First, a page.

Lakers' LeBron James Talks Daryl Morey's Hong Kong Tweet, Ramifications

Scott Polacek@@ScottPolacekFeatured ColumnistOctober 15, 2019

Los Angeles Lakers forward LeBron James (23) against the Golden State Warriors during a preseason NBA basketball game in San Francisco, Saturday, Oct. 5, 2019. (AP Photo/Jeff Chiu)
Jeff Chiu/Associated Press

Los Angeles Lakers star LeBron James has weighed in on the controversy surrounding the NBA and China that started with Houston Rockets general manager Daryl Morey tweeting his support of Hong Kong protesters.

"I don't want to get into a ... feud with Daryl Morey, but I believe he wasn't educated on the situation at hand and he spoke," he said. "So many people could have been harmed, not only financially, but physically, emotionally and spiritually."

Ben Golliver of the Washington Post shared James' full comments:

James then attempted to "clear up the confusion" after social media reacted to his comments:

Marc J. Spears of The Undefeated noted James said he didn't have enough information on the entire topic while the Lakers were in China for preseason events to previously offer a comment.

The Lakers played two preseason games against the Brooklyn Nets when they were in China, but NBA Cares events involving the two teams, at least one of which was intended to benefit the Special Olympics, were canceled.

The controversy with the NBA and China started when Morey posted in a since-deleted tweet: "Fight for Freedom. Stand with Hong Kong."

The Chinese Basketball Association suspended its relationship with the Rockets following the tweet, which was notable because Houston has long been one of the most popular teams in the country because Hall of Famer Yao Ming played for it during his NBA career.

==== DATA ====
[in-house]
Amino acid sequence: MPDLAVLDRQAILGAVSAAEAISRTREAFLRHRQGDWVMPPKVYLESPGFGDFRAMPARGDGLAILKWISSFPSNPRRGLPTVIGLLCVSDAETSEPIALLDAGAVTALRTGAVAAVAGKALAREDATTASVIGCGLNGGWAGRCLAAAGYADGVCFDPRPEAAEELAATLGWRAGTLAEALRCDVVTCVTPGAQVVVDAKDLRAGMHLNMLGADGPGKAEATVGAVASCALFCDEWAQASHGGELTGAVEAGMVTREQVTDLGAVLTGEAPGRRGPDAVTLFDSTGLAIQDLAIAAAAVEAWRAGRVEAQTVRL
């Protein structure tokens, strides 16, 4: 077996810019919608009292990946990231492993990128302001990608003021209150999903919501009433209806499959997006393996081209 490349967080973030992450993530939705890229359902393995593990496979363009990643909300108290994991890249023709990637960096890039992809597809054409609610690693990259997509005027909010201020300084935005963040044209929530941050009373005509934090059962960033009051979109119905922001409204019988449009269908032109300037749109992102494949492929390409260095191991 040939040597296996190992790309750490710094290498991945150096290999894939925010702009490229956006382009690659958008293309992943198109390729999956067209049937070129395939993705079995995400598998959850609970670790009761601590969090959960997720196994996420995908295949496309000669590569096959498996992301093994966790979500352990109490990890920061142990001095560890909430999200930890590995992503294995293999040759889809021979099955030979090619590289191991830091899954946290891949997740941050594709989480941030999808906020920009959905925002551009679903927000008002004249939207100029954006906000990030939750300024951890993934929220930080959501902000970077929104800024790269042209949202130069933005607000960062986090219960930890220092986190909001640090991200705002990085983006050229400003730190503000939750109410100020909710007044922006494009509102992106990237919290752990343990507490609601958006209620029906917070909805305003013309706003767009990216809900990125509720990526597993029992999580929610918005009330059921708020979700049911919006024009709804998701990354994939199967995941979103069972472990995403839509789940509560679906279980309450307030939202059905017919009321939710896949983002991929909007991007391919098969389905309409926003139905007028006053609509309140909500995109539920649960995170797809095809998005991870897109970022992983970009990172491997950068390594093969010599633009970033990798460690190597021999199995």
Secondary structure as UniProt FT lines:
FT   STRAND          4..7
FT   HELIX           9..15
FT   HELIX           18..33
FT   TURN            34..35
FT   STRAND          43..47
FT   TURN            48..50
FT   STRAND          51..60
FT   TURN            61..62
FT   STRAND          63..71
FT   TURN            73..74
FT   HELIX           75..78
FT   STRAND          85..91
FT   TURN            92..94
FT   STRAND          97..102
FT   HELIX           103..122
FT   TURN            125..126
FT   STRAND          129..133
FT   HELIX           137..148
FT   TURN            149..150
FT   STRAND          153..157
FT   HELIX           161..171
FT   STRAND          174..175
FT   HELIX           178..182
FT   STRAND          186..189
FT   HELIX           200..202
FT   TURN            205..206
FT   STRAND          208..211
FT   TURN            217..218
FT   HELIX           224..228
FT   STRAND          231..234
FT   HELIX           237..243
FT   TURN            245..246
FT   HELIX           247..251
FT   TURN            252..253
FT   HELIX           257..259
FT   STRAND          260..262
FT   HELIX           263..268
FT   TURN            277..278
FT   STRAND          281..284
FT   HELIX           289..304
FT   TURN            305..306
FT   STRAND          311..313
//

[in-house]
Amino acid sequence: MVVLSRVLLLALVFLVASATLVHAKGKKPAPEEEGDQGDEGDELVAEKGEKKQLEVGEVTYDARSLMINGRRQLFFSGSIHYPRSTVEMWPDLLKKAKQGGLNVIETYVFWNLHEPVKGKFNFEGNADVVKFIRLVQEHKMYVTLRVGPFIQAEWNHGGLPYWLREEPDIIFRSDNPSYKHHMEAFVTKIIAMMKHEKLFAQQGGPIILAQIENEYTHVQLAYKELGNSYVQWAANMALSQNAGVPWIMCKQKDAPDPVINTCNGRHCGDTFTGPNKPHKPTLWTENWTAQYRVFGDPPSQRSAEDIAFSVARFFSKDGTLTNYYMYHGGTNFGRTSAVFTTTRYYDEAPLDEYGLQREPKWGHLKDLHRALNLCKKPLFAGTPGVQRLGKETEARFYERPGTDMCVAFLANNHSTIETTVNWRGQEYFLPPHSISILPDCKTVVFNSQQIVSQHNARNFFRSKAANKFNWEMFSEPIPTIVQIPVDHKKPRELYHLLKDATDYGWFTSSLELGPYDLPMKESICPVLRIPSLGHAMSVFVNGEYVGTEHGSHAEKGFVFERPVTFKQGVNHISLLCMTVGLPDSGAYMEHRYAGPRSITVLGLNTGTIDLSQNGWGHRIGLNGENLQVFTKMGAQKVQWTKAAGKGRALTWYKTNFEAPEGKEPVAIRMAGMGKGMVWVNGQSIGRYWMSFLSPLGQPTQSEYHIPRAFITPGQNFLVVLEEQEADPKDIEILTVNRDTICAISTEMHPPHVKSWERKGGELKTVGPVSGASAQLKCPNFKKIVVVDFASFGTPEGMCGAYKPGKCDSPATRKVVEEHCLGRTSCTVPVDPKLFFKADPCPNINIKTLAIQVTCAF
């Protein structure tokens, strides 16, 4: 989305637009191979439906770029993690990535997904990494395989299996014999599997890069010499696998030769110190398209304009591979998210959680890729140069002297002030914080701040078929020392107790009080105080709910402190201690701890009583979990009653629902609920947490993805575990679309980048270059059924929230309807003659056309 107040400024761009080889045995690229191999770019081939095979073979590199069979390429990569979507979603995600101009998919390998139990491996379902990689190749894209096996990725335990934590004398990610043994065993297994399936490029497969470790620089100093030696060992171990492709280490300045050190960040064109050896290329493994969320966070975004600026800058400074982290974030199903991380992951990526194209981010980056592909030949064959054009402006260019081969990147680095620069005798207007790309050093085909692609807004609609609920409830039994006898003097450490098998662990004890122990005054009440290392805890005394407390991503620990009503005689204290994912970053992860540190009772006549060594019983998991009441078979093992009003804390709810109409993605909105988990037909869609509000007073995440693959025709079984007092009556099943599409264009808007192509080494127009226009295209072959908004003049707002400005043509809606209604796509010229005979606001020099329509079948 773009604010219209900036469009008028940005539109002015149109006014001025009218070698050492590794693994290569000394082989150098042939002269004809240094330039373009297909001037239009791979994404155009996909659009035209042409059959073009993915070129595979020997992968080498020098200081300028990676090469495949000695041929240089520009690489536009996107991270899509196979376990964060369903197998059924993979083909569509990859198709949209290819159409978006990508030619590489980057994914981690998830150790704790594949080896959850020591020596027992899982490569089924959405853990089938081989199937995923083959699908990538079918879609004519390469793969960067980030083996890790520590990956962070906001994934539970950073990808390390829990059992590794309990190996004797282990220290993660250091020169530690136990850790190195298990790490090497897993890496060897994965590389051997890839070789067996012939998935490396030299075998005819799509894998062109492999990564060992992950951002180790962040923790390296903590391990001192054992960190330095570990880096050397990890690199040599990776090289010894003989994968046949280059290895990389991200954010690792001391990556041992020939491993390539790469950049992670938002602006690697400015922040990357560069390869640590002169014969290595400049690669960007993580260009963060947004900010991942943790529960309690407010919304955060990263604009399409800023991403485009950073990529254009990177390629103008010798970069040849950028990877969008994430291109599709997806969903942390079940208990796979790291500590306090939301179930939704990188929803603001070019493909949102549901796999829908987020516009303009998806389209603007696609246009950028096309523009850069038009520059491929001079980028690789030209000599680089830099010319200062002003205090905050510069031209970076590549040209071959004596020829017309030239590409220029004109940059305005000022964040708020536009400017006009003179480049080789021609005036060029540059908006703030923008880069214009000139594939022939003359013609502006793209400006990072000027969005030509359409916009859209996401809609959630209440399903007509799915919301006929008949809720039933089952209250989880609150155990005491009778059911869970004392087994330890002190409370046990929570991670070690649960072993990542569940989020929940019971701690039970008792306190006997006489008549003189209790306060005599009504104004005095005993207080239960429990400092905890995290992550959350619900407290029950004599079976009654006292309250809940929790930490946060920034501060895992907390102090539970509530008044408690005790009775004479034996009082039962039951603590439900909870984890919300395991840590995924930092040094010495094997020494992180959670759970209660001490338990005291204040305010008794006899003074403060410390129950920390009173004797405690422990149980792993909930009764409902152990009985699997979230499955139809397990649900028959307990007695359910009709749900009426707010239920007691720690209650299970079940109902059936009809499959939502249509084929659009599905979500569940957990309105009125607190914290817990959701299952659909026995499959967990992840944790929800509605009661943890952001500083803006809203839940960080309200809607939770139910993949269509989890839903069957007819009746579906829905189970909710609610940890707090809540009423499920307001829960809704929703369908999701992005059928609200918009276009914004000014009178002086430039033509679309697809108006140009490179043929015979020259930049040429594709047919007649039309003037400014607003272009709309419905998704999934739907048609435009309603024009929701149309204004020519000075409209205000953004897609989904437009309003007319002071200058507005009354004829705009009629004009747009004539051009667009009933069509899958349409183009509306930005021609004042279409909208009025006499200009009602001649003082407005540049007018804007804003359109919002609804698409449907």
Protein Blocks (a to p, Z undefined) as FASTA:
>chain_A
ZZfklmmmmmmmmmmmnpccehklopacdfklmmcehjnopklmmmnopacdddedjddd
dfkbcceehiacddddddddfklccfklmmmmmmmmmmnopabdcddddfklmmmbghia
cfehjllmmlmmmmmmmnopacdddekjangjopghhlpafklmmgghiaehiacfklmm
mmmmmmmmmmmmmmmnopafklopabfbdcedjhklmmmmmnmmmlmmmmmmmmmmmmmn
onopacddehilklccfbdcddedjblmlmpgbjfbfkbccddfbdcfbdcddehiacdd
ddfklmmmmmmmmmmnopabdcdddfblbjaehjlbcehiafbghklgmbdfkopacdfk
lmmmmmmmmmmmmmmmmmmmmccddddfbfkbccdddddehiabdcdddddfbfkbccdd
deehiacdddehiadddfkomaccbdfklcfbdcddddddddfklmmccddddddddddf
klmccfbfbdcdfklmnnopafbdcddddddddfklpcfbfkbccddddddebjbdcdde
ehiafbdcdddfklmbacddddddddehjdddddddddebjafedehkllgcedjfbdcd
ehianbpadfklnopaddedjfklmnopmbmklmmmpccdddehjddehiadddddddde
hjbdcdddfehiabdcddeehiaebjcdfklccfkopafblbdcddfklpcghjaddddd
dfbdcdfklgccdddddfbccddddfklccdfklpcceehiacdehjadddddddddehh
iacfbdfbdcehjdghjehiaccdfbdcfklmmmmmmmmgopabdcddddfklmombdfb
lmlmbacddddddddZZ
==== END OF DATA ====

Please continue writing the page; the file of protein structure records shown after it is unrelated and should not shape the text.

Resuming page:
Morey issued a clarification to what he meant with his deleted tweet following the backlash:

"I did not intend my tweet to cause any offense to Rockets fans and friends of mine in China. I was merely voicing one thought, based on one interpretation, of one complicated event. I have had a lot of opportunity since that tweet to hear and consider other perspectives.

"I have always appreciated the significant support our Chinese fans and sponsors have provided and I would hope that those who are upset will know that offending or misunderstanding them was not my intention. My tweets are my own and in no way represent the Rockets or the NBA."

NBA Commissioner Adam Silver offered a statement that said the league will not stop players or owners from commenting:

That James commented on the situation is notable beyond the fact that he is the most recognizable player in the league for his skill on the court.

He is well-known for his efforts outside of the game, be it opening a school for underprivileged children, stressing that he is "more than an athlete," fighting for the rights of NCAA athletes to be paid for the use of their images and likeness, and speaking out against the sitting president, among other endeavors.

His comments came before the Lakers played the Golden State Warriors in Monday's preseason game.

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